House Dems probe Jared Kushner and Ivanka Trump's use of private accounts for government business

The panel said it'll use "alternative means" to get the information if the White House doesn't "voluntarily" comply

Published March 21, 2019 6:36PM (EDT)

House Oversight and Reform Committee Chair Elijah Cummings, D-Md., speaks during the House Oversight Committee hearing on Capitol Hill in Washington, Thursday, March 14, 2019. (AP/Jose Luis Magana)
House Oversight and Reform Committee Chair Elijah Cummings, D-Md., speaks during the House Oversight Committee hearing on Capitol Hill in Washington, Thursday, March 14, 2019. (AP/Jose Luis Magana)

Rep. Elijah Cummings, the chairman of the House Oversight and Government Reform Committee, is giving the White House a final chance to "voluntarily" cooperate with his investigation into the use of private email and messaging accounts by Jared Kushner, Ivanka Trump and other White House officials before turning to "alternative means" to obtain the information.

In a letter sent Thursday to White House counsel Pat Cipollone, Cummings accused the White House of "obstructing" his committee's investigation into allegations of violations of federal record laws. The Oversight panel, Cummings said, is interested in probing an admission by Kushner's attorney, Abbe Lowell, that the president's son-in-law and senior adviser "has been using the messaging application WhatsApp as part of his official White House duties to communicate with foreign leaders." It is unclear whether Kushner's communications included classified information, which Cummings noted would be a "major security breach." Cummings asked Cipollone to confirm by March 28 whether the White House intends to comply voluntarily with its investigation and subsequent document requests.

Additionally, it was revealed late last year that the president's daughter and senior adviser Ivanka Trump used a private email account to send hundreds of emails to Cabinet officials, White House aides and personal assistants throughout much of 2017. Many of the emails were allegedly sent in violation of federal records rules, which requires that certain types of emails be sent through government servers for record-keeping purposes.

The Presidential Records Act prohibits senior White House officials from creating or sending a record "using a non-official electronic message account." Cummings noted that in Oct. 2017, White House lawyers briefed committee staff and "confessed" that several White House employees had failed to forward official records from their personal email accounts to their government accounts within 20 days, although they refused to identify the staffers.

The president repeatedly denounced Clinton's use of a personal email and a private email server throughout the 2016 presidential campaign, famously inciting his supporters to chant, "Lock her up!" — a call to send his Democratic challenger to prison over her own email scandal. And three years later, his supporters continue to chant "Lock her up!" at his events and campaign rallies.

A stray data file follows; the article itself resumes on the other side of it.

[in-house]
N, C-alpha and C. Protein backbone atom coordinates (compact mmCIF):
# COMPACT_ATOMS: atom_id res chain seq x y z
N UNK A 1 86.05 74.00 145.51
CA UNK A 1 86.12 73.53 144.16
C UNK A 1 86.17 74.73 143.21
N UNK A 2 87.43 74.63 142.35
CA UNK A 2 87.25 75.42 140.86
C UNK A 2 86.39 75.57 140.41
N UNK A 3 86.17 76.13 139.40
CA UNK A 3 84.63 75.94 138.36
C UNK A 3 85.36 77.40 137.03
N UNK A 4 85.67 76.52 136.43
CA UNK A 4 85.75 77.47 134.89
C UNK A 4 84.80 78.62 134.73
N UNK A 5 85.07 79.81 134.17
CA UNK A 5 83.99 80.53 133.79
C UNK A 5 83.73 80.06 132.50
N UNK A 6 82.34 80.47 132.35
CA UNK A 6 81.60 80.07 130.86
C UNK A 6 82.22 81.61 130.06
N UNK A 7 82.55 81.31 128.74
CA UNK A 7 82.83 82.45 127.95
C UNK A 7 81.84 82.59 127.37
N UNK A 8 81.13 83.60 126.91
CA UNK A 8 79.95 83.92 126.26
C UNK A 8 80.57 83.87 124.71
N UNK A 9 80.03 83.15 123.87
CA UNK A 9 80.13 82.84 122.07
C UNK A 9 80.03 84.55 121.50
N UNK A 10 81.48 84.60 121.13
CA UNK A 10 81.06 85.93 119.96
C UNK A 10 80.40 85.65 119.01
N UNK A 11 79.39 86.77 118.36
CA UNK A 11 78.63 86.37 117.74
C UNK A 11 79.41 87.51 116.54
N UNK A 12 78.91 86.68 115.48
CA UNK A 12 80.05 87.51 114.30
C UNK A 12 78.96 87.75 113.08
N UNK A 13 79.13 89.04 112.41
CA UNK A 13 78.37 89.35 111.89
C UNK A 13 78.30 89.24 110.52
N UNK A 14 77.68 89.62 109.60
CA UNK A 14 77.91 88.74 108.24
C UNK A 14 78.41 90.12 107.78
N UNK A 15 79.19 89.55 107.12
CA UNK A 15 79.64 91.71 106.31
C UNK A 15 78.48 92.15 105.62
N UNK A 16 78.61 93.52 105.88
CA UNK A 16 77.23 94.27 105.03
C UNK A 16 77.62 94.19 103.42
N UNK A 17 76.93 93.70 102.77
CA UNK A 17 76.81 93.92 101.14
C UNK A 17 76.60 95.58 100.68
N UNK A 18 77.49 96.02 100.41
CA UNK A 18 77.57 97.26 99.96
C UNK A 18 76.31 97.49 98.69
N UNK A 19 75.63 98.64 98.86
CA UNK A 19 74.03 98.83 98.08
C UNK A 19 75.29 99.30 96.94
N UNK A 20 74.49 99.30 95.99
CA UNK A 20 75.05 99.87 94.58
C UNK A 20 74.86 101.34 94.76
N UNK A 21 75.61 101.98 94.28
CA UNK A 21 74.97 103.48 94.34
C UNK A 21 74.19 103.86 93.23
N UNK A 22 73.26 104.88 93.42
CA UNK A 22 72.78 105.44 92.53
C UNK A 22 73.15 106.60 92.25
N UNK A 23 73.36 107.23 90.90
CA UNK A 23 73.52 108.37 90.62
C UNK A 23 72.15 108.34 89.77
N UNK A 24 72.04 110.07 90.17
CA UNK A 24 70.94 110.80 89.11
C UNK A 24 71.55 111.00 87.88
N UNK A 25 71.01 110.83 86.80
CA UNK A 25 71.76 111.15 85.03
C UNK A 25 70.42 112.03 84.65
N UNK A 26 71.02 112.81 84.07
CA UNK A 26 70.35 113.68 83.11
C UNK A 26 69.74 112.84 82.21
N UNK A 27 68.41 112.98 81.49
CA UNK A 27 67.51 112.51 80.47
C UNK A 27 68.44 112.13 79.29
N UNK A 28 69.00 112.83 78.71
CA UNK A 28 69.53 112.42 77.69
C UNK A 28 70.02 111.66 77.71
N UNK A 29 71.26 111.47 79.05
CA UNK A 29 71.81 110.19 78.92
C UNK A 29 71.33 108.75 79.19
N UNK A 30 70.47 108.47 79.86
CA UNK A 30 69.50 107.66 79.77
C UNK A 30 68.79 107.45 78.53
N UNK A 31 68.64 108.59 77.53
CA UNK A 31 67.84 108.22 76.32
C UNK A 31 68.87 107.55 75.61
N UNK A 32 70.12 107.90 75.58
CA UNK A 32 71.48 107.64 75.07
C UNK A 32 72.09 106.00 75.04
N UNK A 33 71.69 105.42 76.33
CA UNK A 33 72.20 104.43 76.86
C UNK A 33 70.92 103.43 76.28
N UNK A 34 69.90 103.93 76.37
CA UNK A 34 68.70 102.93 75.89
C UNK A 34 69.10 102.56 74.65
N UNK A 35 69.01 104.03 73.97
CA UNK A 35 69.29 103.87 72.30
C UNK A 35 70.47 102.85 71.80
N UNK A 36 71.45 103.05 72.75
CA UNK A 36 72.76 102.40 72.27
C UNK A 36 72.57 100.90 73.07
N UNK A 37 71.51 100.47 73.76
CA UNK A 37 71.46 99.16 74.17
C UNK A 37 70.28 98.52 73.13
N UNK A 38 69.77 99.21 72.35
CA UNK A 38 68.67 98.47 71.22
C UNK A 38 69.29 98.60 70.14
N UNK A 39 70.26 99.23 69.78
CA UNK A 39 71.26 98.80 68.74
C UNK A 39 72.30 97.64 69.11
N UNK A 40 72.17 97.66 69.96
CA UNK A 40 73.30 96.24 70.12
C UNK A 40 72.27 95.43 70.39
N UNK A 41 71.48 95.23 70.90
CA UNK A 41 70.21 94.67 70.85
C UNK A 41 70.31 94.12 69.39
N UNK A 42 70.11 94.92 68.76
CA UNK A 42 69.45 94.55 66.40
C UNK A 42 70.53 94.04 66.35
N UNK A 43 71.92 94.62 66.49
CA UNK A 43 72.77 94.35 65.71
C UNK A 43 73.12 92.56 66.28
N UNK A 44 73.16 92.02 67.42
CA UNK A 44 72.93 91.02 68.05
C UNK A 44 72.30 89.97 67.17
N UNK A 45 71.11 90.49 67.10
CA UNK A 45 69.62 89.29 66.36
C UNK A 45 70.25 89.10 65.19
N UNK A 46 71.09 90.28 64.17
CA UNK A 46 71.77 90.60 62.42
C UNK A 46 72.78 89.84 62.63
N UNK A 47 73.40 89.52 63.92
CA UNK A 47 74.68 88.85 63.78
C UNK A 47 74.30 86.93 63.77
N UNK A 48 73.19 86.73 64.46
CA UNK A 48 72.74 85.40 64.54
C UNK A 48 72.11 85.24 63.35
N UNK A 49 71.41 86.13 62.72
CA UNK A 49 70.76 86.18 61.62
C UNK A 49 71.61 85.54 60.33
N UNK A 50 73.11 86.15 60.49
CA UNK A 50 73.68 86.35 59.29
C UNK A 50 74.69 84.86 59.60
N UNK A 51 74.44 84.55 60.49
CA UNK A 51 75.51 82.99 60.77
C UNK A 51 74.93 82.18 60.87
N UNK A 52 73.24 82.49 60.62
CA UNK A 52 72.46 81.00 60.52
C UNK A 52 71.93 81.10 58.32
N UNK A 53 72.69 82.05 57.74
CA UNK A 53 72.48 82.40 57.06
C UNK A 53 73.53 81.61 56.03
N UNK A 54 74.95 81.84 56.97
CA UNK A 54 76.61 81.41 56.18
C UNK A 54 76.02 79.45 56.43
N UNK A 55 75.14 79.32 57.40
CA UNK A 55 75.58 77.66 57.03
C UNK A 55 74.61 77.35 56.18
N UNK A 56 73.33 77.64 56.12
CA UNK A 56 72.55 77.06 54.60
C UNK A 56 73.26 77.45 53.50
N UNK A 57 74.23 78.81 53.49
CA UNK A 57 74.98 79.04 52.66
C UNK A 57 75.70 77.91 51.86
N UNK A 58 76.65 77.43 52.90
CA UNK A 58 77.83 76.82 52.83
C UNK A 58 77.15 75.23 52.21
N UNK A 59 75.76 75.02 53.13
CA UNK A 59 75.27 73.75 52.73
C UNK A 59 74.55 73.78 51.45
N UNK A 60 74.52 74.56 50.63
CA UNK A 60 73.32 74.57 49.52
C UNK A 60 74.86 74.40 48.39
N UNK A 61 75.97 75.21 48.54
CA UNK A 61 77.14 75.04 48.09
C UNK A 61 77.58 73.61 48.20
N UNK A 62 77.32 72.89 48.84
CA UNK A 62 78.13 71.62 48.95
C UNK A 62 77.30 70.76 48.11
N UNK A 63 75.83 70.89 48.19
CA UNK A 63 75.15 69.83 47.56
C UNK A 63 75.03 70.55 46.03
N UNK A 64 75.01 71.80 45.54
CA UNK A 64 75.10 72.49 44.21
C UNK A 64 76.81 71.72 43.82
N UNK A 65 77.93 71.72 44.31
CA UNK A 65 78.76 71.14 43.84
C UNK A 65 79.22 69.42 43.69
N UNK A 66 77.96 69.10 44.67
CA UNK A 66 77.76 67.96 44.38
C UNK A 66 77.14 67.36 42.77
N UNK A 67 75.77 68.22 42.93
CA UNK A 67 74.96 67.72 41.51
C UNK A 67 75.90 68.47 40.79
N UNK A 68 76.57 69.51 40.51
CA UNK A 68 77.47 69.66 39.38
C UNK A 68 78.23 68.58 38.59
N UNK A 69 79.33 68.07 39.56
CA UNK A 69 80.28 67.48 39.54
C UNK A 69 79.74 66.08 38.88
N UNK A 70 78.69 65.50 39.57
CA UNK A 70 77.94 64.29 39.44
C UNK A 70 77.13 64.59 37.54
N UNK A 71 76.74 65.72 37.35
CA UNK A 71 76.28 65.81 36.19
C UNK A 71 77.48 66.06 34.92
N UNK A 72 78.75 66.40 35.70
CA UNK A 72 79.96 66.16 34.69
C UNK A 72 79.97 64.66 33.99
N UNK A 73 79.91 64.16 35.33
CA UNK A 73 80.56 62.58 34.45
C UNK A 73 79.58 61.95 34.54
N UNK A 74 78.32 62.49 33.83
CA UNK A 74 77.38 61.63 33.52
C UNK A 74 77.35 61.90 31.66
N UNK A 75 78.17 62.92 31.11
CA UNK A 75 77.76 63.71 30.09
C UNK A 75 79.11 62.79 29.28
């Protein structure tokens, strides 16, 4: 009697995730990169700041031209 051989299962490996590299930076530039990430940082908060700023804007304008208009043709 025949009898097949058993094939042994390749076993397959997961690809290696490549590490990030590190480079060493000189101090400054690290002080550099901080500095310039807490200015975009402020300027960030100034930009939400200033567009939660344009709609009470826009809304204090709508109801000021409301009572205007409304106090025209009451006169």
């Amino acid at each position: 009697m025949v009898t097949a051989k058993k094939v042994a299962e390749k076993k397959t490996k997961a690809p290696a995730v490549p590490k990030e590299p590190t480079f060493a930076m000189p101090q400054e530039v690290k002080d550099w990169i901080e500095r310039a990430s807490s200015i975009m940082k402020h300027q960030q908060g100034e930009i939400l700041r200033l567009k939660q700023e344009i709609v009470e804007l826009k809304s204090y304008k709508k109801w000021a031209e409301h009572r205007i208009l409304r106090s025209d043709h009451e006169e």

The FBI investigated Clinton for her use of a personal email account and a private email server while serving as secretary of state, although the bureau ultimately found no basis for charging her. The State Department also investigated Clinton's actions and found they had violated the agency's rules.

Other government officials, including Vice President Mike Pence (when he was governor of Indiana) have been found to have used private emails for government work. Kushner was also caught using a private email for government business in September 2017.

Last year, Ivanka Trump alleged "there's no connection between" her email use and Clinton's. The president defended his daughter's email use at the time, telling reporters, "Early on and for a little period of time, Ivanka did some emails. They weren't classified like Hillary Clinton. They weren't deleted like Hillary Clinton."

Thursday's request for information is part of an initial strategy by Cummings and House Democrats to launch wide-ranging investigations into the president and his administration. While Congress has broad authority to conduct oversight and investigations, the majority party in the House of Representatives controls almost all of the subpoena power and other investigative measures. Democrats seized oversight and investigative powers when they captured the lower chamber in November during the 2018 midterm election cycle.

In his letter, Cummings pointed out that the White House failed to produce most of the documents requested by the Oversight panel about the use of personal email and messaging accounts by White House officials, as well as records related to other investigations about the administration's immigration policy at the U.S.-Mexico border and hush-money payments made to women alleging extramarital affairs with Trump during the 2016 presidential campaign in exchange for their silence.

Cummings said the deadline for the document requests is April 4.

By Shira Tarlo

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